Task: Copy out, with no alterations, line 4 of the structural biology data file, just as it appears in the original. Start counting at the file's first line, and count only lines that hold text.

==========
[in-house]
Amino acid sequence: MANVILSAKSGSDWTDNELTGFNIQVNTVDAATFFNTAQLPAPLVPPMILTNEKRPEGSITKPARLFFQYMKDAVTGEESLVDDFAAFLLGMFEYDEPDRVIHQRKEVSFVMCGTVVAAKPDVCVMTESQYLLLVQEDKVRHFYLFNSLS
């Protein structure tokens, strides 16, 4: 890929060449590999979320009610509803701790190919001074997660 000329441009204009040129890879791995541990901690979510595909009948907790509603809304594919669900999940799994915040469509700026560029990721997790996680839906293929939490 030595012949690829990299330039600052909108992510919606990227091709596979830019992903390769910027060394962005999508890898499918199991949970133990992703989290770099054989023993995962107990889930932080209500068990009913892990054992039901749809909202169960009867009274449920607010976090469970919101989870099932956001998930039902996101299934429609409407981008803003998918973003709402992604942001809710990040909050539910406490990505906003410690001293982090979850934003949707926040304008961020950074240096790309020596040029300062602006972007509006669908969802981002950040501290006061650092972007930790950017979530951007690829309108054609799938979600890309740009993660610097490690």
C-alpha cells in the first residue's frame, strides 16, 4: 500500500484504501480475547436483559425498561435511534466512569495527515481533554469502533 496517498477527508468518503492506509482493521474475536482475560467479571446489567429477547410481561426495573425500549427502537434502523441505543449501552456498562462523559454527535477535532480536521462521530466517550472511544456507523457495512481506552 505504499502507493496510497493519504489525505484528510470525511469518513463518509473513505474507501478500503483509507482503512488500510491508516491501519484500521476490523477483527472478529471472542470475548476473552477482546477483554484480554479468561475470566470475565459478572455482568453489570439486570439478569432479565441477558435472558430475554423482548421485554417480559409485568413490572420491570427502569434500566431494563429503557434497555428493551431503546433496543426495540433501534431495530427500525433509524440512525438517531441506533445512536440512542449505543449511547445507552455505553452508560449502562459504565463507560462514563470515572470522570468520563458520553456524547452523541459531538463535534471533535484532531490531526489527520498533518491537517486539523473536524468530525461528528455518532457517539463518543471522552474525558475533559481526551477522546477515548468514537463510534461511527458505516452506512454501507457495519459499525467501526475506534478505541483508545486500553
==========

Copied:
C-alpha cells in the first residue's frame, strides 16, 4: 500500500484504501480475547436483559425498561435511534466512569495527515481533554469502533 496517498477527508468518503492506509482493521474475536482475560467479571446489567429477547410481561426495573425500549427502537434502523441505543449501552456498562462523559454527535477535532480536521462521530466517550472511544456507523457495512481506552 505504499502507493496510497493519504489525505484528510470525511469518513463518509473513505474507501478500503483509507482503512488500510491508516491501519484500521476490523477483527472478529471472542470475548476473552477482546477483554484480554479468561475470566470475565459478572455482568453489570439486570439478569432479565441477558435472558430475554423482548421485554417480559409485568413490572420491570427502569434500566431494563429503557434497555428493551431503546433496543426495540433501534431495530427500525433509524440512525438517531441506533445512536440512542449505543449511547445507552455505553452508560449502562459504565463507560462514563470515572470522570468520563458520553456524547452523541459531538463535534471533535484532531490531526489527520498533518491537517486539523473536524468530525461528528455518532457517539463518543471522552474525558475533559481526551477522546477515548468514537463510534461511527458505516452506512454501507457495519459499525467501526475506534478505541483508545486500553